It’s already 2019, and yet, we’re still receiving various text scams here and there. Some people still fall for them, while others managed to distinguish which text is a fraud or not. It can be rather annoying, especially when it occurs daily. Here are some types of text scams that still infiltrate our inboxes today. We’ll also be giving tips on how to spot and avoid these kinds of traps.
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This type of scam revolves around a text claiming that you’ve won a prize, usually a cash prize in outrageous numbers. Sometimes it’s a car, or a travel package, or house and lot. The raffle text scam will often tell you that you need to call a certain number to claim your prize, and if you do call the number, the person on the other end will ask you to send money for them to process your prize. Other times, they’ll ask you to send them load first before you can claim your prize.
This scam begins off with a text that looks similar to the confirmation message of PasaLoad, Share-A-Load, Autoload Max, and the like, letting you know that you reloaded credits to your mobile number. Afterward, you’ll receive a text saying that they mistakenly entered their new prepaid credits to your number and then they’ll ask you to return it to them.
New Roaming Number
This one can be considered as one of the classic text scams out there. The scammer pretends to be a relative or family member of yours from abroad. They’re announcing that they have a new number and will ask if you received the package they sent months ago. To round it up, they’ll say they’re running out of load, so they’re urgently requesting that you load up credits to their number.
“I got into an accident” / “Ma/Pa, I need load”
Branching from the new roaming number scam, this one has the scammer pretending as a relative of yours who got into some accident and that they need load so they can call you up and inform you of what happened to them. The other version is them saying they’re your child and that they need you to send prepaid credits because they’re run out and they’re just borrowing someone else’s phone to text you.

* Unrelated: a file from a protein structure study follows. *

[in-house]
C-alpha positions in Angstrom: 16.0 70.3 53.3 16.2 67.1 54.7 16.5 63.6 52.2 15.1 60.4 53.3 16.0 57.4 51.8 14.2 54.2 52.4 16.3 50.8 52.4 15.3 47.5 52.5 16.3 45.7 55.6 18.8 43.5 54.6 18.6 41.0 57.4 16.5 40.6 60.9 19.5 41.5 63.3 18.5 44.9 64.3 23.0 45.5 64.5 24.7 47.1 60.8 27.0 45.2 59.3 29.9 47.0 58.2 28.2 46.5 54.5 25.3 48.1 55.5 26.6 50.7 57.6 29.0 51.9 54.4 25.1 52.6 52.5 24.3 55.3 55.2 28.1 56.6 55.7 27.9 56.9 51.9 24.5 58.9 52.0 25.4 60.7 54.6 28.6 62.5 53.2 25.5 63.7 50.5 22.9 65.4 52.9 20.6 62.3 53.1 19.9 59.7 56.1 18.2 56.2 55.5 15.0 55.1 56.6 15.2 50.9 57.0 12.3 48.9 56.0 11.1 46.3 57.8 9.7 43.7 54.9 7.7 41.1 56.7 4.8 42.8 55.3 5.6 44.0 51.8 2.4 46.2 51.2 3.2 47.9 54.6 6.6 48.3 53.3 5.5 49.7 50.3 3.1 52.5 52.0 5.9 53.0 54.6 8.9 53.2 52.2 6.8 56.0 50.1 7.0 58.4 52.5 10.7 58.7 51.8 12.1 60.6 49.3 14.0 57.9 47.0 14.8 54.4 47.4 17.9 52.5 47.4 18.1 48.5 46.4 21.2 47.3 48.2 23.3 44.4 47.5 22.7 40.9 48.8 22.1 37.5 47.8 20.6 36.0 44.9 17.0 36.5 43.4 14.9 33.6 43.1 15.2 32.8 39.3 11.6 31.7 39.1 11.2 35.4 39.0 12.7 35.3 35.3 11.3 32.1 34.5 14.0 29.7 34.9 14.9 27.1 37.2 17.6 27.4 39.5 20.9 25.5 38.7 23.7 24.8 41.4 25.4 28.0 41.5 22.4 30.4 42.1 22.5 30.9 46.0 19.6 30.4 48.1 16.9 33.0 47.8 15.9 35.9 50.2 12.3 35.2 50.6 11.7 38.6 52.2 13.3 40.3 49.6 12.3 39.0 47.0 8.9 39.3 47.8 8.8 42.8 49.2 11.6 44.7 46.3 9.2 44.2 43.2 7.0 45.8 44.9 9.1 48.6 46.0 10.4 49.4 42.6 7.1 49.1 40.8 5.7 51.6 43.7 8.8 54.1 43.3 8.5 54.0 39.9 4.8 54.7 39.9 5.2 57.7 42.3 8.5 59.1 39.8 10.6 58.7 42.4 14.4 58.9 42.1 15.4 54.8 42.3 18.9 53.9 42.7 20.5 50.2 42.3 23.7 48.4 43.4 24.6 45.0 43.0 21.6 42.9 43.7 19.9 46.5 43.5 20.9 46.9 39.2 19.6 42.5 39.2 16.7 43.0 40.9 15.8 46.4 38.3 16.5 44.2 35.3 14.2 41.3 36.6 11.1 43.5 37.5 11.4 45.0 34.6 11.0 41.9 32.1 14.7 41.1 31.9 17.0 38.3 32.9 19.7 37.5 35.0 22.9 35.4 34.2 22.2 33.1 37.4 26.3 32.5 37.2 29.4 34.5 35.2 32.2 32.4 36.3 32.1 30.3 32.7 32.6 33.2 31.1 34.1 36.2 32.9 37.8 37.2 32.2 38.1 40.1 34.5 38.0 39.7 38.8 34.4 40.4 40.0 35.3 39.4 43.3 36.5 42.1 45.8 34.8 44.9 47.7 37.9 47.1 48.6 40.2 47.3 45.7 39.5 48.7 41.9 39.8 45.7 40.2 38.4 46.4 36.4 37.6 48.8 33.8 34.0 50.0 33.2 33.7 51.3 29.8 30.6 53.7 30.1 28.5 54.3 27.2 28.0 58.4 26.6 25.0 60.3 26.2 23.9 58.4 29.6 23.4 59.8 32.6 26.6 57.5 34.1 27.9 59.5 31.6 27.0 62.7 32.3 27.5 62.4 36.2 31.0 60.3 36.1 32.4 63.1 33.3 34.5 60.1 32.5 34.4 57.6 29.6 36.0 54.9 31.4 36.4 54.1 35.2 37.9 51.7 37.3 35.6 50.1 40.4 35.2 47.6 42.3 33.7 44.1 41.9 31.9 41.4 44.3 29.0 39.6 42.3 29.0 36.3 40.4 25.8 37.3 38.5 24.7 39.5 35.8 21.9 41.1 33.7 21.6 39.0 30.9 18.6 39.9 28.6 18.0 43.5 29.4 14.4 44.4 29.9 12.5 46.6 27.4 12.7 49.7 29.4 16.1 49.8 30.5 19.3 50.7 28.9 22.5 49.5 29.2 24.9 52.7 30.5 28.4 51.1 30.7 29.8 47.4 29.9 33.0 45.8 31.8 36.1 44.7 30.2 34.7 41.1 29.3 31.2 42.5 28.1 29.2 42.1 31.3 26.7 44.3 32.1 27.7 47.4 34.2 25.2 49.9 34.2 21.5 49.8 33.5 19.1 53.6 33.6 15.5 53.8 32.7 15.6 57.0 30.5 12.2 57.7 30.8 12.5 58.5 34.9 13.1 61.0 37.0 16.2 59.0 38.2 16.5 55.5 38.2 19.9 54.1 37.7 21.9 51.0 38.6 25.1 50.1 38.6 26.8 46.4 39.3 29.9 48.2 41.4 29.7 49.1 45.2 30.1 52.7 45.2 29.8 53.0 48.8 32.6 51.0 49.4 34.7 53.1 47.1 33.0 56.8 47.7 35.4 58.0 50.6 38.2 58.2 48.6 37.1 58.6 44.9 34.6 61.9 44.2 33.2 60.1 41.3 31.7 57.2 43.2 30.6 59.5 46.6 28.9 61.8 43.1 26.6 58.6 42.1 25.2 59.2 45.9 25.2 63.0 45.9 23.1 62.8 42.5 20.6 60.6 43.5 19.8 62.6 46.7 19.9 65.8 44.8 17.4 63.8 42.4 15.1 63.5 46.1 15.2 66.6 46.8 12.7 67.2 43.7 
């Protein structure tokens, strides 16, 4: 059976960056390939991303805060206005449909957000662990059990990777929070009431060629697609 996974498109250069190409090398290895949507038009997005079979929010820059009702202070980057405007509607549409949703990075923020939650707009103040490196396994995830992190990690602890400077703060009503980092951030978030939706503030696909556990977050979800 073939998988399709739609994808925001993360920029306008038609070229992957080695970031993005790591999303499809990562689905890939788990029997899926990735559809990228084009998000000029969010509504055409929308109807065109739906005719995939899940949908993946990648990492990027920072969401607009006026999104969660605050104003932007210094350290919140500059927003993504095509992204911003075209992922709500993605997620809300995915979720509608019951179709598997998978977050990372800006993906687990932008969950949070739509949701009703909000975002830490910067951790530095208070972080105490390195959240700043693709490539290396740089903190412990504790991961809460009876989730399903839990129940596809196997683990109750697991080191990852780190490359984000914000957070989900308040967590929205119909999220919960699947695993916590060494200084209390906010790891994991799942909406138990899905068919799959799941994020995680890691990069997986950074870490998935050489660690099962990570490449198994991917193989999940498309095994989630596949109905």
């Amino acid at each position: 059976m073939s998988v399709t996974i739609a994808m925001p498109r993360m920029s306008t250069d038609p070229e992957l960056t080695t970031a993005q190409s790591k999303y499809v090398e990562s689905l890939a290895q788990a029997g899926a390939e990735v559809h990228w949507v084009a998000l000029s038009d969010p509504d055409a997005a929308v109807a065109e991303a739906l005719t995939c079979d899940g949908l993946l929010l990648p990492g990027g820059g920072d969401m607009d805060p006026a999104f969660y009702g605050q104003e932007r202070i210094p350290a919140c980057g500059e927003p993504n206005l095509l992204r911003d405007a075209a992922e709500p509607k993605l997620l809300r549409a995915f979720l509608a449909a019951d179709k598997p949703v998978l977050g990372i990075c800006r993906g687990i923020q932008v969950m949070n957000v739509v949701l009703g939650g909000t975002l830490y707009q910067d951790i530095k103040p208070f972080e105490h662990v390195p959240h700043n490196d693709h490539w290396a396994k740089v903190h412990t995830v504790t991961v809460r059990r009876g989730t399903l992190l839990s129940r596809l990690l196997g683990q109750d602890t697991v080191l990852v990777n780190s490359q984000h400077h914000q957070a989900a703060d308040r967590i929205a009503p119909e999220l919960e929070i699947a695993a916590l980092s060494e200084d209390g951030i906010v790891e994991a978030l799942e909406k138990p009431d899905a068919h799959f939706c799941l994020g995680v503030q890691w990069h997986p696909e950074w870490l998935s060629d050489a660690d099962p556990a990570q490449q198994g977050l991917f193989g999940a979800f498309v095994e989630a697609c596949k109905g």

How to avoid these text scams?
For some, it might be easy for them to recognize a text scam right off the bat, but for others, it doesn’t exactly dawn on them that fast. Here are a couple of tips on how to spot and avoid these scams.
- Usually, the grammar and sentence structure of these scam messages is wrong. The capitalization of words might be odd too. Check out the spelling of certain words, or if the sentences don’t make sense, it’s a scam.
- Messages from your telco providers are usually composed of three to four digits. If you receive a text from an 11-digit number and they imitate the automated messages from your provider, it’s most definitely a scam.
- If you receive a raffle scam, always try to remember whether you joined a contest or not. If you didn’t, then it’s most likely a scam. There’s no prize to win if you didn’t enter your number in a raffle anyway, right? Also, remember that contests will never require you to give them money or load just to claim your prize.
- Remember whether you subscribed to a service recently or not.
- If you’ve never reloaded recently, or if you’re on postpaid anyway, and receive a missent load text, ignore it. It’s a ploy to get you to spend money on a scammer.
- It’s highly likely that your overseas relatives wouldn’t text you their new roaming number nor ask you to send them load. Also, if they use a name that doesn’t belong to a relative of yours, then it’s a scam.
- If it’s a message telling you your relative got into an accident, always call your relative’s mobile number first. Check up on them just to be sure it isn’t them asking you to send money and credits for their supposed “accident.”
- The same goes if you have a child with their mobiles. Text or call them up first to verify if they need credits loaded up to their number.
- Ignore the messages and delete them right away instead of replying. Often times when we respond, it gives the scammers an idea that the number they’re texting is active and your number will likely end up in another scam ploy of some sort.
- Block or blacklist the numbers you get scam texts from so that you don’t hear from them ever again.
- Report the numbers of the text scams you received to the National Telecommunications Commission (NTC), or to your respective telco providers. If all else fails, scam the scammer back.
We hope that these few tips were able to help you spot text scams. Stay safe, don’t get scammed!